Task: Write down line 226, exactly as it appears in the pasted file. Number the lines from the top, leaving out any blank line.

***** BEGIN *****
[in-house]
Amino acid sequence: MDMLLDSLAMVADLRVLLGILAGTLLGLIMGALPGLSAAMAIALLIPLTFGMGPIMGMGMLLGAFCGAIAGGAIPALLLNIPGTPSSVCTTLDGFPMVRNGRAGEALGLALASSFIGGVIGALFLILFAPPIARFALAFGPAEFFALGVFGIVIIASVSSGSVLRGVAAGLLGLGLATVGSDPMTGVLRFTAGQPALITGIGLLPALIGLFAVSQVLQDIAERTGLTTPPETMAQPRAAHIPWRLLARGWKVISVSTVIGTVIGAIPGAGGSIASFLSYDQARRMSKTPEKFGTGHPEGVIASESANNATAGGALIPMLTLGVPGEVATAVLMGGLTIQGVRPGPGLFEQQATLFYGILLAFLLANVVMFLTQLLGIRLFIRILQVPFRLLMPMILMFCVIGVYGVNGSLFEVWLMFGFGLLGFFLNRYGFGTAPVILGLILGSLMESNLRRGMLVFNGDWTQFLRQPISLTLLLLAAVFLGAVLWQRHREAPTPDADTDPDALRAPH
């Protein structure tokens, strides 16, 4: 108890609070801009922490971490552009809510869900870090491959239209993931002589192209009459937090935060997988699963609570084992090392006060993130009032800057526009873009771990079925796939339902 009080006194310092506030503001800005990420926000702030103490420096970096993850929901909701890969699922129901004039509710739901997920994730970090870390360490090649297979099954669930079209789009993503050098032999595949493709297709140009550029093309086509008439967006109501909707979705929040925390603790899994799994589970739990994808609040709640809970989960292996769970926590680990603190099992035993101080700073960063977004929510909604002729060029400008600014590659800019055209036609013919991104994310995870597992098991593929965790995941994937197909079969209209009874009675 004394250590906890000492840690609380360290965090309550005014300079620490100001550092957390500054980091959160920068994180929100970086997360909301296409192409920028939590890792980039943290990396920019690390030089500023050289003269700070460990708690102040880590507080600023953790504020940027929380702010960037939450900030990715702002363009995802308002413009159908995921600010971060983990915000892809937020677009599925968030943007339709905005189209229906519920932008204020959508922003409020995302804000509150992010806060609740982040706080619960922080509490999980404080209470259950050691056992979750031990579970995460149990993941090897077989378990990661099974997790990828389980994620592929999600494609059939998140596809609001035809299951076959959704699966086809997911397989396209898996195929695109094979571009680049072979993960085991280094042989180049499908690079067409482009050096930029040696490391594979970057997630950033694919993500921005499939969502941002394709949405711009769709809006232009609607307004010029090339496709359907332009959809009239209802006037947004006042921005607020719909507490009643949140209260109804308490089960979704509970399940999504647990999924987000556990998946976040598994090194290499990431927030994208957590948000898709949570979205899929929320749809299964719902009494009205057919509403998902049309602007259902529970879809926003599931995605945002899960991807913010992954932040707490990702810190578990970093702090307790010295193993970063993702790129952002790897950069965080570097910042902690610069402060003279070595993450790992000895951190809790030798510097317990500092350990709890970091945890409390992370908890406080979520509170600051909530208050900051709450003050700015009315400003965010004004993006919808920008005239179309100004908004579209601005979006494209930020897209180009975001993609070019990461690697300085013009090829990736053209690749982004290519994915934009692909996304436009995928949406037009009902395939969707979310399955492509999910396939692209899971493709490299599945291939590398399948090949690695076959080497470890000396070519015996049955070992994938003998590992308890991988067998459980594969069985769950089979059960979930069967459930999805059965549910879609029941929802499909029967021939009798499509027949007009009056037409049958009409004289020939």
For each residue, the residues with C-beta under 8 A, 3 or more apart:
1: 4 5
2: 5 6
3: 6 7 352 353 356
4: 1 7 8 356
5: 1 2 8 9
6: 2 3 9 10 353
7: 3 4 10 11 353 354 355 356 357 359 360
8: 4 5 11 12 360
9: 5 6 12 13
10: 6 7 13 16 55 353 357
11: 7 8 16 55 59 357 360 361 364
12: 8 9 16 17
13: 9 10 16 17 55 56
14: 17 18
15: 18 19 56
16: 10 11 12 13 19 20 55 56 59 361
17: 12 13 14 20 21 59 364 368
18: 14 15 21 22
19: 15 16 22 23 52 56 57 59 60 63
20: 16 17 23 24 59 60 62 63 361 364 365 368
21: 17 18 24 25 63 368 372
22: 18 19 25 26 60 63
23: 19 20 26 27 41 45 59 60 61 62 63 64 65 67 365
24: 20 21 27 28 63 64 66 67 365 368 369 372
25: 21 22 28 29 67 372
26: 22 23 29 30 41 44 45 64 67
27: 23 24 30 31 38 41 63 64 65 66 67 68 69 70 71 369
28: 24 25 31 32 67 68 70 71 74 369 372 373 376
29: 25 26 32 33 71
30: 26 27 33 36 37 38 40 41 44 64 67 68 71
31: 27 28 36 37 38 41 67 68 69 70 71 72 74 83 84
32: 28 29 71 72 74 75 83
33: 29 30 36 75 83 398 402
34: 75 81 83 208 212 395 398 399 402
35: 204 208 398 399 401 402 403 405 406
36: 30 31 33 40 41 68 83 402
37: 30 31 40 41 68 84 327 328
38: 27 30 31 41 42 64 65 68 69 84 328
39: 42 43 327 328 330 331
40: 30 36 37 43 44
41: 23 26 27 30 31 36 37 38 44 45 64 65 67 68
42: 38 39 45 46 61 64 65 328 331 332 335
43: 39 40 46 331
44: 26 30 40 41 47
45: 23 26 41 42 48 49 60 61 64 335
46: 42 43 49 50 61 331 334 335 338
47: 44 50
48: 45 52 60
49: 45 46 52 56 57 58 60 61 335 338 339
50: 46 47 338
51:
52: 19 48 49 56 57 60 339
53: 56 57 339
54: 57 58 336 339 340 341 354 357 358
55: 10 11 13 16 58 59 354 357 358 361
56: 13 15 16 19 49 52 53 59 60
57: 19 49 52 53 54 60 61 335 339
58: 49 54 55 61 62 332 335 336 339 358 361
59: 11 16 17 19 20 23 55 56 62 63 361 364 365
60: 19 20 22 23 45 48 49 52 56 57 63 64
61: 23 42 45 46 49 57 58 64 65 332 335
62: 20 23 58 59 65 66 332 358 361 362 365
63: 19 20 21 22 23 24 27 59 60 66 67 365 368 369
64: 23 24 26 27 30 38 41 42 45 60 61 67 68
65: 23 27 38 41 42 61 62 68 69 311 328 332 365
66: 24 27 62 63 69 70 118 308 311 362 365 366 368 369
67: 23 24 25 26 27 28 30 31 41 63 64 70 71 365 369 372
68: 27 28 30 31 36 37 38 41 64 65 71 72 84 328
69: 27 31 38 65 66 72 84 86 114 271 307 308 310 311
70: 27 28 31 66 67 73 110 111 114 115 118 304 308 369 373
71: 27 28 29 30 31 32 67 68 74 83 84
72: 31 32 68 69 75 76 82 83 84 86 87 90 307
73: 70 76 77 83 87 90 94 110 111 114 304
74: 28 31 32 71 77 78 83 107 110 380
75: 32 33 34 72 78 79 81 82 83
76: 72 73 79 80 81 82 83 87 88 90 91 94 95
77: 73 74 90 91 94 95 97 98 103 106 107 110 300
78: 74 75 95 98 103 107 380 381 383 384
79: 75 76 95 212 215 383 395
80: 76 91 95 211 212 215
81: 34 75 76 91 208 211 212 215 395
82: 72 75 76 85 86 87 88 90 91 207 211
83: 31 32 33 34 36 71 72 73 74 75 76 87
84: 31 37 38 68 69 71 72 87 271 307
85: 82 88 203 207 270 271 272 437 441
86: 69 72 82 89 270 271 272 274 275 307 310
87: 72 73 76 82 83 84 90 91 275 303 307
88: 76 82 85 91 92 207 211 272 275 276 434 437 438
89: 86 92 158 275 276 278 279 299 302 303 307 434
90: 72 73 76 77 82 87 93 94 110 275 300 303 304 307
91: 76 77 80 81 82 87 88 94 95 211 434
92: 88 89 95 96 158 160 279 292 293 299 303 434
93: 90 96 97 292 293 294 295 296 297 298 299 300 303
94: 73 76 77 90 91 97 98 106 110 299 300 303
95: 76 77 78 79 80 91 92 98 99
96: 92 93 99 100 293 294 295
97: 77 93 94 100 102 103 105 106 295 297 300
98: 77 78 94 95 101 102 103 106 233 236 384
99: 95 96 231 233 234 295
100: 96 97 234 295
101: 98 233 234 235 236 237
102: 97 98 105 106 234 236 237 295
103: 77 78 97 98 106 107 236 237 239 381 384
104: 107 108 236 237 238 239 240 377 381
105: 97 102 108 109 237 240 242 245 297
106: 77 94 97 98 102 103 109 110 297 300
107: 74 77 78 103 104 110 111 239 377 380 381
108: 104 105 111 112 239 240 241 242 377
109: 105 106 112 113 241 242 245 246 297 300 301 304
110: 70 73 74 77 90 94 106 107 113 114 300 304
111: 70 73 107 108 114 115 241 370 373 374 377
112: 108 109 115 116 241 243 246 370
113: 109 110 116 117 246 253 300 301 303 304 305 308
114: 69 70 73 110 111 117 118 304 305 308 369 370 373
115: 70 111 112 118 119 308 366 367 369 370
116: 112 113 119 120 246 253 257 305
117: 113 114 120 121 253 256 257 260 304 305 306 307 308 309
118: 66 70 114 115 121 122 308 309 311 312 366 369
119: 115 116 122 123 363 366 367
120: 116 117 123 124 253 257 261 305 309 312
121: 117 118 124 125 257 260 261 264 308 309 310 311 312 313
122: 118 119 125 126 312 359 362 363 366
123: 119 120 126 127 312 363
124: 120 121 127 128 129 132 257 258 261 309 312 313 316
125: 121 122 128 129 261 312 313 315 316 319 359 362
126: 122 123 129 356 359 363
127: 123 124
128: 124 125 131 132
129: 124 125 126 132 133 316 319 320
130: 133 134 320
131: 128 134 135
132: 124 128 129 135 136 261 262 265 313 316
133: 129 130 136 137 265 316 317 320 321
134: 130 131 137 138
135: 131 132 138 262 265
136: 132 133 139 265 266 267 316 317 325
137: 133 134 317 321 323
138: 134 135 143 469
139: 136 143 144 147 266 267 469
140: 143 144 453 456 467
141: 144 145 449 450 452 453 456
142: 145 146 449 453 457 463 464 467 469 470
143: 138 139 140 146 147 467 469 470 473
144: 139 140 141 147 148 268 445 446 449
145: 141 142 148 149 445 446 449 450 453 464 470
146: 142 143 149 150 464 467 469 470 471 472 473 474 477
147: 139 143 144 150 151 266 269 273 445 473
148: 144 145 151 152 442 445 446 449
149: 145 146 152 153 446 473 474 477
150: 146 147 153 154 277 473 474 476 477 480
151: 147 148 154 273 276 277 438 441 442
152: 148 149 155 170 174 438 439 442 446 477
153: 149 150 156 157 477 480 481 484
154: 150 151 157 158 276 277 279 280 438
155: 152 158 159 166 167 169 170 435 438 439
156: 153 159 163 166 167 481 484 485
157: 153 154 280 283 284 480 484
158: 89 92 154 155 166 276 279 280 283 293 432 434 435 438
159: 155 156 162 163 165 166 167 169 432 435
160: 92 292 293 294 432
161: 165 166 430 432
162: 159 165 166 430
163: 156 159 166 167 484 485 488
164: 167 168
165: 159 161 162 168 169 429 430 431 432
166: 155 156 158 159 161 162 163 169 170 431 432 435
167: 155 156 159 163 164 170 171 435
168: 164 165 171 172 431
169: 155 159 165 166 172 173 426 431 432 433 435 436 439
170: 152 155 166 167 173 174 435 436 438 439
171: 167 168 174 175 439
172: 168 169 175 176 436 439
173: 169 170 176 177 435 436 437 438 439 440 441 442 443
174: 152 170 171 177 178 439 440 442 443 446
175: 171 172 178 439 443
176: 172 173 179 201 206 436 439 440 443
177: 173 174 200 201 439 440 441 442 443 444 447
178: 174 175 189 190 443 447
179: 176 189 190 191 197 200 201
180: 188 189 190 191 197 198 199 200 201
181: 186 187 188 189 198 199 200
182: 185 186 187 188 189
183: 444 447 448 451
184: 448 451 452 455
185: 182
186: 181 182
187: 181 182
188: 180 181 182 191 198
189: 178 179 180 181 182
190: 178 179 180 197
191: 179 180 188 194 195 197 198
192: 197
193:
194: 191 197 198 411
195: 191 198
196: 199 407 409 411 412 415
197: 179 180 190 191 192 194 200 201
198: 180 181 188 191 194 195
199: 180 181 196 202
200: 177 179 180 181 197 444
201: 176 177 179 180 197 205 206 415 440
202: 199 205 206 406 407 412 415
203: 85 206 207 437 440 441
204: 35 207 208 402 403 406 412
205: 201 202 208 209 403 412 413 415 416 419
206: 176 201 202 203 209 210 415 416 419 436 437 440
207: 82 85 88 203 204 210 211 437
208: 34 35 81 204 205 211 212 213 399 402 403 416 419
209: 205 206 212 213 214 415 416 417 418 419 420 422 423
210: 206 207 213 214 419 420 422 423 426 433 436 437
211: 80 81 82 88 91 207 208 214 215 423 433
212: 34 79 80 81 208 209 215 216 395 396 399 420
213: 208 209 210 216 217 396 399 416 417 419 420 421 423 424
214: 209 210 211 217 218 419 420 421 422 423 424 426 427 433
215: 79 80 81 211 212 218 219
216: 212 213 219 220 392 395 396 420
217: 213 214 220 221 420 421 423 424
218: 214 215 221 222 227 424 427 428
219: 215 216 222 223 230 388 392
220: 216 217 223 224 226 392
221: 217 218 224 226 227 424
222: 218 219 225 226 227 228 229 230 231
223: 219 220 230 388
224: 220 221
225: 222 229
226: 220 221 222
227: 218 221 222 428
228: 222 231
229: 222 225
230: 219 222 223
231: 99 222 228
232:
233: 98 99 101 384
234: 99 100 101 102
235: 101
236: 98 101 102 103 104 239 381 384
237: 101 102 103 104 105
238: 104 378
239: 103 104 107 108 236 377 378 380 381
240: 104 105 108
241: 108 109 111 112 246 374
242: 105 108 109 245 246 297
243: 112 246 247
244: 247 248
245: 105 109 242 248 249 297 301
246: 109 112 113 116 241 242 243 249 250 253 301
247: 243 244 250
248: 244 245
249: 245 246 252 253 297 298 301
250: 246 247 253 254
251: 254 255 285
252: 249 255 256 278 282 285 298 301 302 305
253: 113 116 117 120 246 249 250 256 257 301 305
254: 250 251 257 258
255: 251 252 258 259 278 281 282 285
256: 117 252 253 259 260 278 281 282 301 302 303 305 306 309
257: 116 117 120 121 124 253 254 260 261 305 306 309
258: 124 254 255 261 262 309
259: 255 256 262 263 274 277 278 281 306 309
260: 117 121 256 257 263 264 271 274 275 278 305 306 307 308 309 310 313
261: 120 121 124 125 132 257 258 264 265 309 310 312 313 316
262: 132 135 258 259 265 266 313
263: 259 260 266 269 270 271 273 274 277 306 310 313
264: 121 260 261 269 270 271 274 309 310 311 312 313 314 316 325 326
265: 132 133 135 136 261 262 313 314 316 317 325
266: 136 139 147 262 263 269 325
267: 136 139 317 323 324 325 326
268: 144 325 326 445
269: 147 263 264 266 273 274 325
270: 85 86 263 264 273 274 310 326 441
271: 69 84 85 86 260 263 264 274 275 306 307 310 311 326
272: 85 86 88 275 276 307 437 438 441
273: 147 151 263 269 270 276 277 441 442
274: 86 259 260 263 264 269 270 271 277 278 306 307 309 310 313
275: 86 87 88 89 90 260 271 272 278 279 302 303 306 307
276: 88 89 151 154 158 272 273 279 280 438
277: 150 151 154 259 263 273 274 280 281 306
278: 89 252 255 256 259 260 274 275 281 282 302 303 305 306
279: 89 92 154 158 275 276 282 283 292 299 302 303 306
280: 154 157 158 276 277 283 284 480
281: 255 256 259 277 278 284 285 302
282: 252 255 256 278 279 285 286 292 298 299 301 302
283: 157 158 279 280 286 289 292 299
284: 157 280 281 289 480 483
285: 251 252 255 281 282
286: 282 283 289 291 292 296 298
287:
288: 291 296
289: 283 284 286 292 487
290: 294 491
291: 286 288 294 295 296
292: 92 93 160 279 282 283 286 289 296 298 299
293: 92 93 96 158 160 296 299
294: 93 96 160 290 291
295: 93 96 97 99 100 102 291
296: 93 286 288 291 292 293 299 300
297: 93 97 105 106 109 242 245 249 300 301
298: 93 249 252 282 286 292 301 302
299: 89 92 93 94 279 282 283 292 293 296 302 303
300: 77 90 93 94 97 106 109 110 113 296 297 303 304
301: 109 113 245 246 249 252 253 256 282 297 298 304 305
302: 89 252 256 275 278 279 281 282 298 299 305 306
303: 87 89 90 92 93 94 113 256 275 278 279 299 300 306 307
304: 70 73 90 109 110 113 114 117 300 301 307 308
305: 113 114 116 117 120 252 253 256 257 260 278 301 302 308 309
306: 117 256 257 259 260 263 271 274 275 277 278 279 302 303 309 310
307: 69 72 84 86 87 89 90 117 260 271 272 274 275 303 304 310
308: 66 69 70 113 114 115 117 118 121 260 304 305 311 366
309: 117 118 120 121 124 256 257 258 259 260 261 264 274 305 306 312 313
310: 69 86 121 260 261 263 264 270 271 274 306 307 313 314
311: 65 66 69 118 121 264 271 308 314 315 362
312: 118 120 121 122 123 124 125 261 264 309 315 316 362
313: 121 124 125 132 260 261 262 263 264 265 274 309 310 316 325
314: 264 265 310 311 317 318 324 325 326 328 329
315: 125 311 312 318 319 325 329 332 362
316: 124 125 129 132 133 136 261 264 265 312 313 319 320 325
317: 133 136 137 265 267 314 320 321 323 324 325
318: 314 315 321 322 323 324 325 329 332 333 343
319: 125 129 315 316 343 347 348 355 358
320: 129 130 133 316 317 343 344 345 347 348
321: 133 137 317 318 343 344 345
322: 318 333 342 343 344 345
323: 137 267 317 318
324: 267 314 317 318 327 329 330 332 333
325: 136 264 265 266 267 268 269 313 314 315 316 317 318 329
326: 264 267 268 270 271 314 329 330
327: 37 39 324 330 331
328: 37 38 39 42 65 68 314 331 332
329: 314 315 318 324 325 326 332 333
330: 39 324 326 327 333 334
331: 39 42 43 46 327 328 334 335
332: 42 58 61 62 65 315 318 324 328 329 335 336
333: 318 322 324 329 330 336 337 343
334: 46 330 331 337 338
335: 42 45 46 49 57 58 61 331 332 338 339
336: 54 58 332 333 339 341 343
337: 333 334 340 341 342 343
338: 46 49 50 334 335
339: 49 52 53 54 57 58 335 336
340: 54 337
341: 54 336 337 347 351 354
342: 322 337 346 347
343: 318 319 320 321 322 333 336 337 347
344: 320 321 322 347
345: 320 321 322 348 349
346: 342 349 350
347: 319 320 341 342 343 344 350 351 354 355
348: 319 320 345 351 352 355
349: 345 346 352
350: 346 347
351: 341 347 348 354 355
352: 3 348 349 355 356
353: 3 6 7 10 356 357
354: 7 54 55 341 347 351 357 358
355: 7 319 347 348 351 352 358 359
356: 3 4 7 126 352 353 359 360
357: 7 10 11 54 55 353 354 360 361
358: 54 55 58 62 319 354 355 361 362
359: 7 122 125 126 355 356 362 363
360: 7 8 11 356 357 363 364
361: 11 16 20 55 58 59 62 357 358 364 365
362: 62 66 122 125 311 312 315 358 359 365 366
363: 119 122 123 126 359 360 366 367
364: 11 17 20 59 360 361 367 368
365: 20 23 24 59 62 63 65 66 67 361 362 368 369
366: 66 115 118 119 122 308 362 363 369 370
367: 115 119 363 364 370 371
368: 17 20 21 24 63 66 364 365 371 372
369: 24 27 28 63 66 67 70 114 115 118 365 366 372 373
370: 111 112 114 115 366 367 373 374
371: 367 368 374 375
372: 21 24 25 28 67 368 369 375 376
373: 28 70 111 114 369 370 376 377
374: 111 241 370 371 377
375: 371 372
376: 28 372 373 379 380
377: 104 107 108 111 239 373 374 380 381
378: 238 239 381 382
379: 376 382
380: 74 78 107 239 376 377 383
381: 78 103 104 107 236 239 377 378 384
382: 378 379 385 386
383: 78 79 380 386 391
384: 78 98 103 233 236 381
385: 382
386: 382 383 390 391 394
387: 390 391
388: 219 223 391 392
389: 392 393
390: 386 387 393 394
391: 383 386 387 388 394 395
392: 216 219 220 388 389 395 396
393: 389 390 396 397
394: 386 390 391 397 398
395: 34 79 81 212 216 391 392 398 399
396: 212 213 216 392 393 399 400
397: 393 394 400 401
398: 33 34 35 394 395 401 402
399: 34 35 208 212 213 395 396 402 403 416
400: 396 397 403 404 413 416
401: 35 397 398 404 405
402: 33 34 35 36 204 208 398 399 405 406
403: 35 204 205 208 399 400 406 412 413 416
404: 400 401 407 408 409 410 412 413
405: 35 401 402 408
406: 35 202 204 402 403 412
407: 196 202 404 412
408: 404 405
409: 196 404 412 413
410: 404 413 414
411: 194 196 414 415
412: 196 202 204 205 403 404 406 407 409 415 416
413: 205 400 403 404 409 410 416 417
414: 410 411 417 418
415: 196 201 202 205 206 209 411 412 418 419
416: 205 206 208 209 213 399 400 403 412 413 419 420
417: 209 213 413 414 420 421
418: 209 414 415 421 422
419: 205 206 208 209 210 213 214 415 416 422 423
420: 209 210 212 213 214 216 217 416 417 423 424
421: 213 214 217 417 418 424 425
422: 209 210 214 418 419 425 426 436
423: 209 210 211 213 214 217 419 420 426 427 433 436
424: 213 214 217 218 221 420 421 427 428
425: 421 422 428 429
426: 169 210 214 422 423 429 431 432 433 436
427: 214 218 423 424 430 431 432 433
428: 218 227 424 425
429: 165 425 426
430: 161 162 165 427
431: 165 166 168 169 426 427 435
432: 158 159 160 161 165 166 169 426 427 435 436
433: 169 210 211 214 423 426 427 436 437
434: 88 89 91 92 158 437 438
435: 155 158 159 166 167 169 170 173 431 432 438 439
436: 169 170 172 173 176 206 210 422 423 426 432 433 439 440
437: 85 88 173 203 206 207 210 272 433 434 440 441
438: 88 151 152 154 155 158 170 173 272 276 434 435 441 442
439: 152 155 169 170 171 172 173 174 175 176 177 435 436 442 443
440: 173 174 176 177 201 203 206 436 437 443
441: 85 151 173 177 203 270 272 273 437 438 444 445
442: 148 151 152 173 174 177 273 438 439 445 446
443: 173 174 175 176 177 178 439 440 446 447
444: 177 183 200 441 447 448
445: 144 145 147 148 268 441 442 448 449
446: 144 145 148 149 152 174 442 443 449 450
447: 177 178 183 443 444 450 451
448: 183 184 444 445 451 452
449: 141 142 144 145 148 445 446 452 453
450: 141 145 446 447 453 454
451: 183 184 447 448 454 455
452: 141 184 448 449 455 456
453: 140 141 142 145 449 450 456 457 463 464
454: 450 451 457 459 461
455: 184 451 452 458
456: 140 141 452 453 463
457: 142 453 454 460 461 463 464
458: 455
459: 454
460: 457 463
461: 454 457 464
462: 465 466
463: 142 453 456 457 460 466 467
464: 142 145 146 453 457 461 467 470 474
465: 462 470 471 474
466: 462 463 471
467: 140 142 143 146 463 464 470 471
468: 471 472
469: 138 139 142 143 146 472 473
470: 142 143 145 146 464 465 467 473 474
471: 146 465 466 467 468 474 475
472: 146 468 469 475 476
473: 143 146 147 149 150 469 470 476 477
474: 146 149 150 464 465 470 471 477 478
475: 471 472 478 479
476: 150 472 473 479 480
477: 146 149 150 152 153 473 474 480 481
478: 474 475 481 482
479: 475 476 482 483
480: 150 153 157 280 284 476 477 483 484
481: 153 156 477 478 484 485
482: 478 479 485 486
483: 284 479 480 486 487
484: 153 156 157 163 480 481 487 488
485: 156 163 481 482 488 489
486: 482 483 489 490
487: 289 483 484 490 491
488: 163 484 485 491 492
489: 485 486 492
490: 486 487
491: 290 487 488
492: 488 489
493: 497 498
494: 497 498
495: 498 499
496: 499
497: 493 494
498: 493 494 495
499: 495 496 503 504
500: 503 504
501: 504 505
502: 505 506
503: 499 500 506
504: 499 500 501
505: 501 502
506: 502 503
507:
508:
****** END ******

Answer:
222: 218 219 225 226 227 228 229 230 231